Our rudder is back, new, improved, rebuilt, and three times heavier. We managed to sneak in two barrier coats and two bottom paint coats between afternoon rains this week.
We had a little hull work to do before splashing. To finish the newly oversized cockpit drain system, we replaced the two ancient 1 1/2" thru hulls with 2" marelon thru hulls. AJ resized the existing holes and chiseled off the wood backing pad. The hull is about 3/4" thick here, and the pad was nearly another 3/4", to the point that the new thru hulls don't even have exposed threads inside. The backing pads were needless overkill, especially for an unvalved passive drain. We installed the new thru hulls with 5200.
Then AJ decided he wanted to remove and patch the thru hull shown in the upper left corner of the pictures below. It's old, scary, and won't be plumbed to anything. Why didn't we do this prior to having the boat bottom and engine room painted you might ask? I asked. The answer was a shrug. I'm so happy we're finally moving forward again that I can't be bothered to be pissed about having a new coat of fiberglass dust all over the newly fiberglass free engine room.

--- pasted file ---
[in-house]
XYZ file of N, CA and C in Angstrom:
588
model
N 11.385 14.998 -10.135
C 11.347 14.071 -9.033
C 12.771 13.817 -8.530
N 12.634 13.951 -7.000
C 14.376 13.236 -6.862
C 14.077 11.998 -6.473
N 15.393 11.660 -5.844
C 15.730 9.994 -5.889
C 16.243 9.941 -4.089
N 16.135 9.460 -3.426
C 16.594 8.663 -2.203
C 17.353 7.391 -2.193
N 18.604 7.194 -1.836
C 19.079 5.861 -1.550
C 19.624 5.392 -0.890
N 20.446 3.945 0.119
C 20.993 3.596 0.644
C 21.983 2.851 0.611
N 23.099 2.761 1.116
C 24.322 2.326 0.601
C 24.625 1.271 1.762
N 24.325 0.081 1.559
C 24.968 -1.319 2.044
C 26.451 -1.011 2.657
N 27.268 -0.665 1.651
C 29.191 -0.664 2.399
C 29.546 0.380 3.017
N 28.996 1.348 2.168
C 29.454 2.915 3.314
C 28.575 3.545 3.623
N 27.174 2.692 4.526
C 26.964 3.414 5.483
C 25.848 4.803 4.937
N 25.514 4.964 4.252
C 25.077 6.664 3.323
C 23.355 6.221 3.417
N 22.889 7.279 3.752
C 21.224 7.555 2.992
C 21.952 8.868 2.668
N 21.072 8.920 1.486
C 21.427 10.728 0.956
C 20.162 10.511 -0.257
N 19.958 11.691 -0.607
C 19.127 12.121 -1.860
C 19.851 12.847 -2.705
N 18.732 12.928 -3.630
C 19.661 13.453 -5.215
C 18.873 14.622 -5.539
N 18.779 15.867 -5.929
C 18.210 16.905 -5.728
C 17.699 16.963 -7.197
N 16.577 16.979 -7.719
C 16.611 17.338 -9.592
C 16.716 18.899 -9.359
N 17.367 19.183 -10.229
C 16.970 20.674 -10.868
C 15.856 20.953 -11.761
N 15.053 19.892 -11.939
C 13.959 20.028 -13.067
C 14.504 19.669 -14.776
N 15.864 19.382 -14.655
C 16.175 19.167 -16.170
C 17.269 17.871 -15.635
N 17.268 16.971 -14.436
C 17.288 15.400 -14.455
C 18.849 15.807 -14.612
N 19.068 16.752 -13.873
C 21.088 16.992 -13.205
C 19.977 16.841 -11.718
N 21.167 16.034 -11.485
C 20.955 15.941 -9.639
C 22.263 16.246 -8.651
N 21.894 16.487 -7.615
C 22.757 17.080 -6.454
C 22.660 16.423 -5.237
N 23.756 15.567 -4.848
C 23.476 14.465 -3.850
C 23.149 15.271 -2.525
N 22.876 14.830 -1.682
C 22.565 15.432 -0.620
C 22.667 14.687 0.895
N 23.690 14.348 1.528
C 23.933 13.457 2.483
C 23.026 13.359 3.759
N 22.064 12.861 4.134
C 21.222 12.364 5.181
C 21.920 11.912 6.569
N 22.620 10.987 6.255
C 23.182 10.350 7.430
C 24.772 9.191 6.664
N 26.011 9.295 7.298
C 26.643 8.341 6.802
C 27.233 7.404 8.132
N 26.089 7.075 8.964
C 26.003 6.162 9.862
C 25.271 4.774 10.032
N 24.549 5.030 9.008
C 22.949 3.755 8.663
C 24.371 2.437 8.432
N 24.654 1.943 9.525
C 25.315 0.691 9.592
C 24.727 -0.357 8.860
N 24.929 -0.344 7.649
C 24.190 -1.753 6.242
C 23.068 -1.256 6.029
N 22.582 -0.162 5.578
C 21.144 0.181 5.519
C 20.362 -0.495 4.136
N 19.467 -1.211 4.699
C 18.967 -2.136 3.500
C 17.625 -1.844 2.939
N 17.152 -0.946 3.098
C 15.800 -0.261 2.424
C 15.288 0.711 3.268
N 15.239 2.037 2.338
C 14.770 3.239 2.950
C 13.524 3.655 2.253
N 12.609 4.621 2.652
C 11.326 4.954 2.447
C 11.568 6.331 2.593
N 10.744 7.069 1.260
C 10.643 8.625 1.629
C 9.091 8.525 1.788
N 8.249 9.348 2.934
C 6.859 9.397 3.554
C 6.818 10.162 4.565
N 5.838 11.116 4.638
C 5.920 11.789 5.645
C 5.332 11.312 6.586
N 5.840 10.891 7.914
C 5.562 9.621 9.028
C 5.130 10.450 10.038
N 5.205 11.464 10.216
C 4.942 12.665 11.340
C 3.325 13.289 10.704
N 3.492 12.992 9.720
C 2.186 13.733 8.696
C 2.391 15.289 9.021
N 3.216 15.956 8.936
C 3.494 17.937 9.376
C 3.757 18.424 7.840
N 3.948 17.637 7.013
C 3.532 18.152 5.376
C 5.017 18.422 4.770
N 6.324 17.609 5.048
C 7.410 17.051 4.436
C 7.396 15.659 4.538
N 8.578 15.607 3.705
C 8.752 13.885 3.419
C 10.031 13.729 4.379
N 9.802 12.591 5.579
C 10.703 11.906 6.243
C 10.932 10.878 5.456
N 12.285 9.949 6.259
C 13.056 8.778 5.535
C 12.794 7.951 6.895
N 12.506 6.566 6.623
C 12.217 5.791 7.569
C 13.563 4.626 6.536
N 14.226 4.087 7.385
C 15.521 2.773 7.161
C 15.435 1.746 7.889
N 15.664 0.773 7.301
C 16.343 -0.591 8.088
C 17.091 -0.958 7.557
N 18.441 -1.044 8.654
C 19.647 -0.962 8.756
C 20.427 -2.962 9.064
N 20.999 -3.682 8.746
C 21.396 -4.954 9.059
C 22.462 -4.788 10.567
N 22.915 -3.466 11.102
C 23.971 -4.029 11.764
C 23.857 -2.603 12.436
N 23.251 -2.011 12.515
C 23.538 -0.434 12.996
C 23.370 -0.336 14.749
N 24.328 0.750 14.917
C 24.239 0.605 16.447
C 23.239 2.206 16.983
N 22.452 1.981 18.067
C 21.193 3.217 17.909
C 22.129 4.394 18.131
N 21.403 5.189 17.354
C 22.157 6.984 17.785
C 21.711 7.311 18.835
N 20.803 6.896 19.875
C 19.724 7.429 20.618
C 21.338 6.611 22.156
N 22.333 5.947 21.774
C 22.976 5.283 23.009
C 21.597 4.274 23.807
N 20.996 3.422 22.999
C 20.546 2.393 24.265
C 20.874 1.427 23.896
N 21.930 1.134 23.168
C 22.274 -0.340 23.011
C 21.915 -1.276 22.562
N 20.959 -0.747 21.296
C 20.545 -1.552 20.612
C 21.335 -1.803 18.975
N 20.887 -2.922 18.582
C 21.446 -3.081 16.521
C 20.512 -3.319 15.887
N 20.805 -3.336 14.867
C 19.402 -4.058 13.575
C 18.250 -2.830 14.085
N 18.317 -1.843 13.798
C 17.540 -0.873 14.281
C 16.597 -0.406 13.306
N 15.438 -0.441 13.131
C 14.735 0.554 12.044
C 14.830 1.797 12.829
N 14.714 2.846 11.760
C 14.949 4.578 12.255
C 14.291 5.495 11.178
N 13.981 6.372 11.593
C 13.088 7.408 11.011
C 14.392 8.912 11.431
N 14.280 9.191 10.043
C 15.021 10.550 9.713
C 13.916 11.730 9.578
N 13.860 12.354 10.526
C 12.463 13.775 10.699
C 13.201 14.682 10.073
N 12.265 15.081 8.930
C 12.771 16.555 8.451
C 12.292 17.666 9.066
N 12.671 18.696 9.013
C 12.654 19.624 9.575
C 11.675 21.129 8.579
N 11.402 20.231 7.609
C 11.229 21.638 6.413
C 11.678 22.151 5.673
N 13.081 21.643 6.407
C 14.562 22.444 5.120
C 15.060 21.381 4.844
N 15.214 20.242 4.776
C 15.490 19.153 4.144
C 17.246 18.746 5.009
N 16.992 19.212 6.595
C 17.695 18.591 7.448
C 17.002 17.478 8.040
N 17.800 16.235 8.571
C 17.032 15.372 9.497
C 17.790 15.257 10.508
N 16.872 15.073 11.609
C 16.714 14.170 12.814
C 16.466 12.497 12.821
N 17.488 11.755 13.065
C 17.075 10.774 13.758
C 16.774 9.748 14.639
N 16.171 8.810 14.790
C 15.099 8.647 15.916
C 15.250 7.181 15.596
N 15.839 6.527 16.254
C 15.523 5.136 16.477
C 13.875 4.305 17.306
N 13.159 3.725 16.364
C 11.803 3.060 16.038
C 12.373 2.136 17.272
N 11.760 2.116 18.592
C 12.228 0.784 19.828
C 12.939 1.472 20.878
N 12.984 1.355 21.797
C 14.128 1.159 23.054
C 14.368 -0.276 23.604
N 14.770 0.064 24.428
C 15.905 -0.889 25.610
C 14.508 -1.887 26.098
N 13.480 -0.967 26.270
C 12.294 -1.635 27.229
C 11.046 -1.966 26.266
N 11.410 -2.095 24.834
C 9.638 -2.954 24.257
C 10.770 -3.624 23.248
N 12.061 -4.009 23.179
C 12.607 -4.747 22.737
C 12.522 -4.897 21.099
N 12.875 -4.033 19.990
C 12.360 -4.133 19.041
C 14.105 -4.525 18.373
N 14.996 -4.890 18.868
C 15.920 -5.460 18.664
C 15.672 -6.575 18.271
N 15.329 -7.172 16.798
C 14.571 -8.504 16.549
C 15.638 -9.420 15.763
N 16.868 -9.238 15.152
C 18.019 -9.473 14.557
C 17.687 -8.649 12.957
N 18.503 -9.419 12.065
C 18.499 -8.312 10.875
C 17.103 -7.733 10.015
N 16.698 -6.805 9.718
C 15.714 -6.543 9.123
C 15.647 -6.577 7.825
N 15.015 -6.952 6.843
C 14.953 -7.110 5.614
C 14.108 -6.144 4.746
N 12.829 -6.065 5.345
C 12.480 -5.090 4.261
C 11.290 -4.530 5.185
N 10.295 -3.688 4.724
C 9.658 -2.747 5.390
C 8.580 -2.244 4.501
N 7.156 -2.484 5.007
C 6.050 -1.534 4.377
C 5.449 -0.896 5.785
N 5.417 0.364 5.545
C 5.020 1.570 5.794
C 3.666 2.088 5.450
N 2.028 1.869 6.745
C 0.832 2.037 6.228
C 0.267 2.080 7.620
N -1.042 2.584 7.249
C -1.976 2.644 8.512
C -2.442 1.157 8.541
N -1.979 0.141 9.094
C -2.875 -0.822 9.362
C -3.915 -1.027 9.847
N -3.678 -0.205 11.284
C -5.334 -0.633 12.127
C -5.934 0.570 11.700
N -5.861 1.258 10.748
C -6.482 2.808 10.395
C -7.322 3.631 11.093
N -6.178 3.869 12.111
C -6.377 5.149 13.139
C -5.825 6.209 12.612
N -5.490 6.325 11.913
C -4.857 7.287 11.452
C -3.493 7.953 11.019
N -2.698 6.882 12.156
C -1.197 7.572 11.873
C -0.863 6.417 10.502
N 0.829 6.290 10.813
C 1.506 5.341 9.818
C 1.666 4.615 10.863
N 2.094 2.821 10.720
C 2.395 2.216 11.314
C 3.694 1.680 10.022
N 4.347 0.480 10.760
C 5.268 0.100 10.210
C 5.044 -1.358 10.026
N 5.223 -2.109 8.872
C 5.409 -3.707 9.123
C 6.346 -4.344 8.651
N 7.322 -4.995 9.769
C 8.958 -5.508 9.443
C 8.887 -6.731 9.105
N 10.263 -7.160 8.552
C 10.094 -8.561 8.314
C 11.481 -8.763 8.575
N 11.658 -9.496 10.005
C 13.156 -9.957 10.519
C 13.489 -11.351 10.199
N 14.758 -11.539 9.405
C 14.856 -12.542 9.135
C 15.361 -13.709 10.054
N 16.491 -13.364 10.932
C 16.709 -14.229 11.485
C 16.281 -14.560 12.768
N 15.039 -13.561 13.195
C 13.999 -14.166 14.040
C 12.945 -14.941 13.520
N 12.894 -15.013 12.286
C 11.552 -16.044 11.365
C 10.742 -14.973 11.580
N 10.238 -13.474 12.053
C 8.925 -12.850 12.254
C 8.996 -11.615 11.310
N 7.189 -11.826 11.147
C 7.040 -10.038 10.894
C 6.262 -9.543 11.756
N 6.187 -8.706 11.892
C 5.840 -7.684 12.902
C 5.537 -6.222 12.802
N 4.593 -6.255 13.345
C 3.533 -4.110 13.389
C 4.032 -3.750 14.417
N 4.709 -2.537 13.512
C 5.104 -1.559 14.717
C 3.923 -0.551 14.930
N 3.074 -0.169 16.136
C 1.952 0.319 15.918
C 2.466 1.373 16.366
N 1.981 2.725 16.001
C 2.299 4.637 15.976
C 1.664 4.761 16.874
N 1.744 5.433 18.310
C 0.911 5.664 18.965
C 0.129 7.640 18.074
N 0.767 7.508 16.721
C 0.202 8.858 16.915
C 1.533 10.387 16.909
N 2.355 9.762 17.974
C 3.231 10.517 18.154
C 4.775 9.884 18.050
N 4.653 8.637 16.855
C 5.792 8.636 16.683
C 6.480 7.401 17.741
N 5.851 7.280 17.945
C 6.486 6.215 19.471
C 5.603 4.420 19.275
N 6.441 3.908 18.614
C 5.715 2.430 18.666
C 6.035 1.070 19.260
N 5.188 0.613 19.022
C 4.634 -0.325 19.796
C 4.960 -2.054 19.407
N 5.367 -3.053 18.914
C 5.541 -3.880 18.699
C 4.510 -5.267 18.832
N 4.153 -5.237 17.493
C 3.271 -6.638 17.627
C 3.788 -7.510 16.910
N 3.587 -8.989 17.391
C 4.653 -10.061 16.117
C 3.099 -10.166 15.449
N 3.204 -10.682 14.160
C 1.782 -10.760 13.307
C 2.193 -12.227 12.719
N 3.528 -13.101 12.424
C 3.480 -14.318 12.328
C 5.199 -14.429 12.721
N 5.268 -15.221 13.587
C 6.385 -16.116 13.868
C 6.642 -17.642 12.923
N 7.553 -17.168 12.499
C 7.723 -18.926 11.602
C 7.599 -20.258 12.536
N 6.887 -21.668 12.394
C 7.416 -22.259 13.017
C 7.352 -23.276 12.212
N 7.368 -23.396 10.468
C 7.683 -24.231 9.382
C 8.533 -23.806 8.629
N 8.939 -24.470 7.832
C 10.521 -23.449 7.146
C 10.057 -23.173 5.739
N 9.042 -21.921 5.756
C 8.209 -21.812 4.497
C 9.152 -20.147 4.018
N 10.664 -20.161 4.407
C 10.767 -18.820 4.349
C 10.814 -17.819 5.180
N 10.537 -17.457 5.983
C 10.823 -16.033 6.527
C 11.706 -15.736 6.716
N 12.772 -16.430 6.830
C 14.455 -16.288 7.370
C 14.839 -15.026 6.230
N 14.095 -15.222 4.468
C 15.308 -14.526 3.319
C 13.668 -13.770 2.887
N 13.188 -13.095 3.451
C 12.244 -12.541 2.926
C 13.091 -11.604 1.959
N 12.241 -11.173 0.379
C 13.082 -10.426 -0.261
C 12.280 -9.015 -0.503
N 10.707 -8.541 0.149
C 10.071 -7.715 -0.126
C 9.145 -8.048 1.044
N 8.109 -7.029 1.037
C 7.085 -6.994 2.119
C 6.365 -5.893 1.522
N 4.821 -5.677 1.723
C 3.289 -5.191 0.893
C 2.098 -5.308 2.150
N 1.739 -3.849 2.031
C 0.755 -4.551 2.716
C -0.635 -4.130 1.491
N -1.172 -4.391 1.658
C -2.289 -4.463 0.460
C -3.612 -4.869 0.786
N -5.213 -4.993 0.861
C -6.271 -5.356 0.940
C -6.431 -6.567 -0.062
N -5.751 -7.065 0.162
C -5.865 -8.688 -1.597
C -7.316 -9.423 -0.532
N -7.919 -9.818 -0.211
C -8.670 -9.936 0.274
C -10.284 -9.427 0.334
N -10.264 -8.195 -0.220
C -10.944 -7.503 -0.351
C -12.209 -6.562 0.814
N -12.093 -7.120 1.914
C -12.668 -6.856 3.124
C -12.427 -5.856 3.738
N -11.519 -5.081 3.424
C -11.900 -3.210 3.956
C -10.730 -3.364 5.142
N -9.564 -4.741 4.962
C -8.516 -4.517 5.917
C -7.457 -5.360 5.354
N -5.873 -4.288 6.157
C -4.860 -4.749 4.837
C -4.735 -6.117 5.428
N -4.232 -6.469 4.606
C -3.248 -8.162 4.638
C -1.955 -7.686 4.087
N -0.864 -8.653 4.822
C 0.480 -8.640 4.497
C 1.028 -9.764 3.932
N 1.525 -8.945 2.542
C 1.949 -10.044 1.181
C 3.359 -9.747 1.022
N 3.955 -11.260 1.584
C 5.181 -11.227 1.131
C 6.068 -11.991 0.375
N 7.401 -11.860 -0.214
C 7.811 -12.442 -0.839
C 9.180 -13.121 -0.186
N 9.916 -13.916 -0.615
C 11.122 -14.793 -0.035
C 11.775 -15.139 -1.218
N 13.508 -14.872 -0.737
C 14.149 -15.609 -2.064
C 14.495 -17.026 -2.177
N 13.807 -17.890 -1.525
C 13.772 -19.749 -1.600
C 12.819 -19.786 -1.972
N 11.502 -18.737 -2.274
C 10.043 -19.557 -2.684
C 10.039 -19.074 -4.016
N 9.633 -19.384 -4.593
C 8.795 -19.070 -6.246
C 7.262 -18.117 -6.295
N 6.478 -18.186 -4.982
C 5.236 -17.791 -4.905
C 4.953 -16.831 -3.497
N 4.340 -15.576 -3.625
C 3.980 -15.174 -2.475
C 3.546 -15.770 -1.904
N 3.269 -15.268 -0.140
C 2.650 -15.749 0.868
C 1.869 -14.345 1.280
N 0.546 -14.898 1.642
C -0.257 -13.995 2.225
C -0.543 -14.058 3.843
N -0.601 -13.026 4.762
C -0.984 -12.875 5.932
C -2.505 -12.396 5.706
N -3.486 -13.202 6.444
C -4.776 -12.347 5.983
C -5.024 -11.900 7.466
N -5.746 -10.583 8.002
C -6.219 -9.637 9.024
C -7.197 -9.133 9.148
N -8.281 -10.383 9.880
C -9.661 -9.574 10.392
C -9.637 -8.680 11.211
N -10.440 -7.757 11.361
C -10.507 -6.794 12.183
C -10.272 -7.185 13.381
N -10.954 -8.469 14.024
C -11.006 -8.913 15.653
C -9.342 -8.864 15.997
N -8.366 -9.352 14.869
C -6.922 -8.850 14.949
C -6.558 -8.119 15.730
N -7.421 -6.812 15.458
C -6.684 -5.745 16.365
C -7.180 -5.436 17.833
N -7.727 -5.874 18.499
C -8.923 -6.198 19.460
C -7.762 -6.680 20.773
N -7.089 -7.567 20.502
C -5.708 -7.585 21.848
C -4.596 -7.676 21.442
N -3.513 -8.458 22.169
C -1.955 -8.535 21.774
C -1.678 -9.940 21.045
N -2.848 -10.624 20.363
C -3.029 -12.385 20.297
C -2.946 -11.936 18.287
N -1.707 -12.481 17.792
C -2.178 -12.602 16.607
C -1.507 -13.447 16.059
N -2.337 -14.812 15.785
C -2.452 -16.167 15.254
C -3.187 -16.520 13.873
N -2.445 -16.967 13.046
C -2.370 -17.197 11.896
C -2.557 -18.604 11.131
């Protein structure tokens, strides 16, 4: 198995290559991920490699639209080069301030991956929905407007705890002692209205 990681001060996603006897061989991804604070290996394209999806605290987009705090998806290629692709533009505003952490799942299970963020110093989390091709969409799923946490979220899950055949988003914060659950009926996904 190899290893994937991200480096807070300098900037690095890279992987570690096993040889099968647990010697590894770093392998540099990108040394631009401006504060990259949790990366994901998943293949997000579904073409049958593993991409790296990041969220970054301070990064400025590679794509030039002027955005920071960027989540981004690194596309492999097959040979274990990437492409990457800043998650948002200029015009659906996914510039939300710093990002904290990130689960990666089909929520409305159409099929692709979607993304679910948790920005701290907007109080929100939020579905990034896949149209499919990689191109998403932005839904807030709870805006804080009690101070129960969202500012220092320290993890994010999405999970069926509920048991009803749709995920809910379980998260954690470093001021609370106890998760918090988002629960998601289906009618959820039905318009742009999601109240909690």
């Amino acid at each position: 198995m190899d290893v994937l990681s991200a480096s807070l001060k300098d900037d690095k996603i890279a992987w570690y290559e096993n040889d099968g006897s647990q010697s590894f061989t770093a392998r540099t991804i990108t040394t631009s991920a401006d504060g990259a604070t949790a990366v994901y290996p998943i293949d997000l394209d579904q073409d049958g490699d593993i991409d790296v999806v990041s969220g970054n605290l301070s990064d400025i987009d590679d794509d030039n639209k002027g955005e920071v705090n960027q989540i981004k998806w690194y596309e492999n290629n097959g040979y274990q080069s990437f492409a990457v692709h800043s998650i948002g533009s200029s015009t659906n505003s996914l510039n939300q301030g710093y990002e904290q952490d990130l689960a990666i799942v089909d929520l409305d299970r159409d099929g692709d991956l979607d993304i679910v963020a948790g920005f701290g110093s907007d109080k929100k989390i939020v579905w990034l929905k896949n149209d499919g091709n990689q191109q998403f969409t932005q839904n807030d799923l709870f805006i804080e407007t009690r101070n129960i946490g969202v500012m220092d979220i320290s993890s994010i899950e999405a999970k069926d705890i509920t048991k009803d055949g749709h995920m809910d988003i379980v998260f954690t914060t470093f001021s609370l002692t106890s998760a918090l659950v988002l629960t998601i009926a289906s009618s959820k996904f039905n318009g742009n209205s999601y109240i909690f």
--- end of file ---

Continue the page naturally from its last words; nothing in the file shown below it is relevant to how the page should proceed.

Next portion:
AJ removed the giant thru hull strainer contraption, and pounded out the bolts. Then he ground the thru hull area into a dish on the inside while I sanded and prepped the outside. We taped over the holes from the outside to provide a smooth fair surface for the epoxy and fiberglass on the inside. I cut eight circles of decreasing diameters from a thick fiberglass bi-axial cloth w/chop strand mat backing. I laid strand thickened epoxy in the holes against the tape. Then glassed in the circles. The largest circle was laid first, then the subsequently smaller ones. The last patch was a second large circle to cover the stack. Hot damn I patched a hole in a hull. Just gotta pull off the tape, sand and paint.